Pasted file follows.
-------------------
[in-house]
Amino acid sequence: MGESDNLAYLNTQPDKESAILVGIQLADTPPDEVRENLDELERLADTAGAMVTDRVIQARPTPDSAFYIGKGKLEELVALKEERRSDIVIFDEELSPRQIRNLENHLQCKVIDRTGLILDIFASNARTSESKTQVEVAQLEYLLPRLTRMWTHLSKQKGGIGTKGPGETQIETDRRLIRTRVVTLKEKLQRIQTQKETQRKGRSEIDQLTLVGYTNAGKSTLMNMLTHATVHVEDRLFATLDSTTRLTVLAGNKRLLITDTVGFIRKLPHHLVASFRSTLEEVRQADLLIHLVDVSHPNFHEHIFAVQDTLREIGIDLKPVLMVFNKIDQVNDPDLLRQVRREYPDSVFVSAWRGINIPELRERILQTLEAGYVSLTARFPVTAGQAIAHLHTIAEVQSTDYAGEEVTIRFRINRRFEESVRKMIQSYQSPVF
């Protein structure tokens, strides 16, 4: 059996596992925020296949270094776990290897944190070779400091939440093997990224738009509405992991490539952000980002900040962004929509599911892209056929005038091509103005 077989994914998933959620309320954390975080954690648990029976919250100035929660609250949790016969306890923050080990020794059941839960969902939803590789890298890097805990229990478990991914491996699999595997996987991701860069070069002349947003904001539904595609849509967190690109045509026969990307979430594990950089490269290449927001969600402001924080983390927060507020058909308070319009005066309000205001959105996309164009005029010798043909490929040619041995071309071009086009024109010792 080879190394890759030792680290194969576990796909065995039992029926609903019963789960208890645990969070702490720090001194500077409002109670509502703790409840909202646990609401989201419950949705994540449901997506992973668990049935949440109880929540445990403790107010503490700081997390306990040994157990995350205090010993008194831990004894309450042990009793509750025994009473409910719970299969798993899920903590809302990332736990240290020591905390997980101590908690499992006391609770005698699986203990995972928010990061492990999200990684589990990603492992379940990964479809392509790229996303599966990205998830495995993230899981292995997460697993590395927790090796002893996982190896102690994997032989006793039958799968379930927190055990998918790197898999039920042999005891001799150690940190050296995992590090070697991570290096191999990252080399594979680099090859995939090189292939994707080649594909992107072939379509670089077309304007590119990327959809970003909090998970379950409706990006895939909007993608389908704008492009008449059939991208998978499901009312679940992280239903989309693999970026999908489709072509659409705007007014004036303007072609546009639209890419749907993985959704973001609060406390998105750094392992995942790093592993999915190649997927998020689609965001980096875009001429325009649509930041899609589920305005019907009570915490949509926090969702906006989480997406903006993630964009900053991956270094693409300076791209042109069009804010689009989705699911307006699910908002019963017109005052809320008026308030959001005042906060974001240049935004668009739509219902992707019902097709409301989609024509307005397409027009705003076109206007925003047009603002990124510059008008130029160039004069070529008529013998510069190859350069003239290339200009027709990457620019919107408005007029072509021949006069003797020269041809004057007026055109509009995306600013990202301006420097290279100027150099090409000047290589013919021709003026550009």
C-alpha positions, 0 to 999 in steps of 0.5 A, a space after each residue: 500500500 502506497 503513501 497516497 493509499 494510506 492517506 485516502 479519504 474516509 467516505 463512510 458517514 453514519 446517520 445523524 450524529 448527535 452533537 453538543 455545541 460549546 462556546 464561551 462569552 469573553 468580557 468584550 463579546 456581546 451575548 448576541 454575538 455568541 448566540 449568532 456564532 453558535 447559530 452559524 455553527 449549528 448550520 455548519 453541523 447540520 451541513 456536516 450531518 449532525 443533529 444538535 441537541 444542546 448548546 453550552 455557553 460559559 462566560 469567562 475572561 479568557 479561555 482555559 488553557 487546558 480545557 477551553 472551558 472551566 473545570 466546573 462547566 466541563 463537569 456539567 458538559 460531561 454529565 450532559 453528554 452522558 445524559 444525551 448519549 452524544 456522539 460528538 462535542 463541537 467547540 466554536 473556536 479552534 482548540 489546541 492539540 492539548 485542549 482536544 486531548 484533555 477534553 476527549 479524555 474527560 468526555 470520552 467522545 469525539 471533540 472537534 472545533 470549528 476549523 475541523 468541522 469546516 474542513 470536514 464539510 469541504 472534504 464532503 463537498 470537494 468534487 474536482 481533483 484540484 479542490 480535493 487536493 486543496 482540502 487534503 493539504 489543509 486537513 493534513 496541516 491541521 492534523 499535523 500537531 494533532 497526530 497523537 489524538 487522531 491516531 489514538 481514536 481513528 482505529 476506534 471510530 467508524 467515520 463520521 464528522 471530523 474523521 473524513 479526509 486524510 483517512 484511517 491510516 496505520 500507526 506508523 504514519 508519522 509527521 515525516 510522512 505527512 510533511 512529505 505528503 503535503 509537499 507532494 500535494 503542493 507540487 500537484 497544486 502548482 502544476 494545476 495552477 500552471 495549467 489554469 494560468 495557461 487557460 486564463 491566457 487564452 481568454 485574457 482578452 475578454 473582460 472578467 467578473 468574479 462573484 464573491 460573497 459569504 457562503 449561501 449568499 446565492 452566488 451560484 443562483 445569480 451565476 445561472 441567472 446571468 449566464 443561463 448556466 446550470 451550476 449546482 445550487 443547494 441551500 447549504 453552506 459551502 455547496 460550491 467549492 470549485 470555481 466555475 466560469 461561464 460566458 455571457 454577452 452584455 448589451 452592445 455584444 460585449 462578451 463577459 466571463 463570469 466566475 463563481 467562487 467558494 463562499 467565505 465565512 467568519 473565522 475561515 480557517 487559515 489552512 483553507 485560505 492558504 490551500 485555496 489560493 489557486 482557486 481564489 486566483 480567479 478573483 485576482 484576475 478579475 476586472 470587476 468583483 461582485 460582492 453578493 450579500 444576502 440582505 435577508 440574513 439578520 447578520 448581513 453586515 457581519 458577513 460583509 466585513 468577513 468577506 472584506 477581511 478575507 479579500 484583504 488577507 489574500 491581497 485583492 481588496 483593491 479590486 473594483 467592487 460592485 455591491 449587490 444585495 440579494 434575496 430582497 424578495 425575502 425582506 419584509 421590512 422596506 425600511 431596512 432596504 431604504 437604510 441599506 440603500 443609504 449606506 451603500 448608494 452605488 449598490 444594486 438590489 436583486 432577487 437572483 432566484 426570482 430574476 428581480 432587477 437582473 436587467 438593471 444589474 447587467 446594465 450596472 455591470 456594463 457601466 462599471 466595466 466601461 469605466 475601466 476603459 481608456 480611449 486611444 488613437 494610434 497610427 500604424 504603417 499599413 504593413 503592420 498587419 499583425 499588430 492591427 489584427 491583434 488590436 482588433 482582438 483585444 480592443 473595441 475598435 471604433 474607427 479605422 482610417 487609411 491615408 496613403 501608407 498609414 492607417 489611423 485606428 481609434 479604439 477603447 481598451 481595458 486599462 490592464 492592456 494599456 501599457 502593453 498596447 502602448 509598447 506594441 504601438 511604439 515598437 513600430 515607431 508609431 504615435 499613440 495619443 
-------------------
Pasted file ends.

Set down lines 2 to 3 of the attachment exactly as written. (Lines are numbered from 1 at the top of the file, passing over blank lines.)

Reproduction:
Amino acid sequence: MGESDNLAYLNTQPDKESAILVGIQLADTPPDEVRENLDELERLADTAGAMVTDRVIQARPTPDSAFYIGKGKLEELVALKEERRSDIVIFDEELSPRQIRNLENHLQCKVIDRTGLILDIFASNARTSESKTQVEVAQLEYLLPRLTRMWTHLSKQKGGIGTKGPGETQIETDRRLIRTRVVTLKEKLQRIQTQKETQRKGRSEIDQLTLVGYTNAGKSTLMNMLTHATVHVEDRLFATLDSTTRLTVLAGNKRLLITDTVGFIRKLPHHLVASFRSTLEEVRQADLLIHLVDVSHPNFHEHIFAVQDTLREIGIDLKPVLMVFNKIDQVNDPDLLRQVRREYPDSVFVSAWRGINIPELRERILQTLEAGYVSLTARFPVTAGQAIAHLHTIAEVQSTDYAGEEVTIRFRINRRFEESVRKMIQSYQSPVF
């Protein structure tokens, strides 16, 4: 059996596992925020296949270094776990290897944190070779400091939440093997990224738009509405992991490539952000980002900040962004929509599911892209056929005038091509103005 077989994914998933959620309320954390975080954690648990029976919250100035929660609250949790016969306890923050080990020794059941839960969902939803590789890298890097805990229990478990991914491996699999595997996987991701860069070069002349947003904001539904595609849509967190690109045509026969990307979430594990950089490269290449927001969600402001924080983390927060507020058909308070319009005066309000205001959105996309164009005029010798043909490929040619041995071309071009086009024109010792 080879190394890759030792680290194969576990796909065995039992029926609903019963789960208890645990969070702490720090001194500077409002109670509502703790409840909202646990609401989201419950949705994540449901997506992973668990049935949440109880929540445990403790107010503490700081997390306990040994157990995350205090010993008194831990004894309450042990009793509750025994009473409910719970299969798993899920903590809302990332736990240290020591905390997980101590908690499992006391609770005698699986203990995972928010990061492990999200990684589990990603492992379940990964479809392509790229996303599966990205998830495995993230899981292995997460697993590395927790090796002893996982190896102690994997032989006793039958799968379930927190055990998918790197898999039920042999005891001799150690940190050296995992590090070697991570290096191999990252080399594979680099090859995939090189292939994707080649594909992107072939379509670089077309304007590119990327959809970003909090998970379950409706990006895939909007993608389908704008492009008449059939991208998978499901009312679940992280239903989309693999970026999908489709072509659409705007007014004036303007072609546009639209890419749907993985959704973001609060406390998105750094392992995942790093592993999915190649997927998020689609965001980096875009001429325009649509930041899609589920305005019907009570915490949509926090969702906006989480997406903006993630964009900053991956270094693409300076791209042109069009804010689009989705699911307006699910908002019963017109005052809320008026308030959001005042906060974001240049935004668009739509219902992707019902097709409301989609024509307005397409027009705003076109206007925003047009603002990124510059008008130029160039004069070529008529013998510069190859350069003239290339200009027709990457620019919107408005007029072509021949006069003797020269041809004057007026055109509009995306600013990202301006420097290279100027150099090409000047290589013919021709003026550009």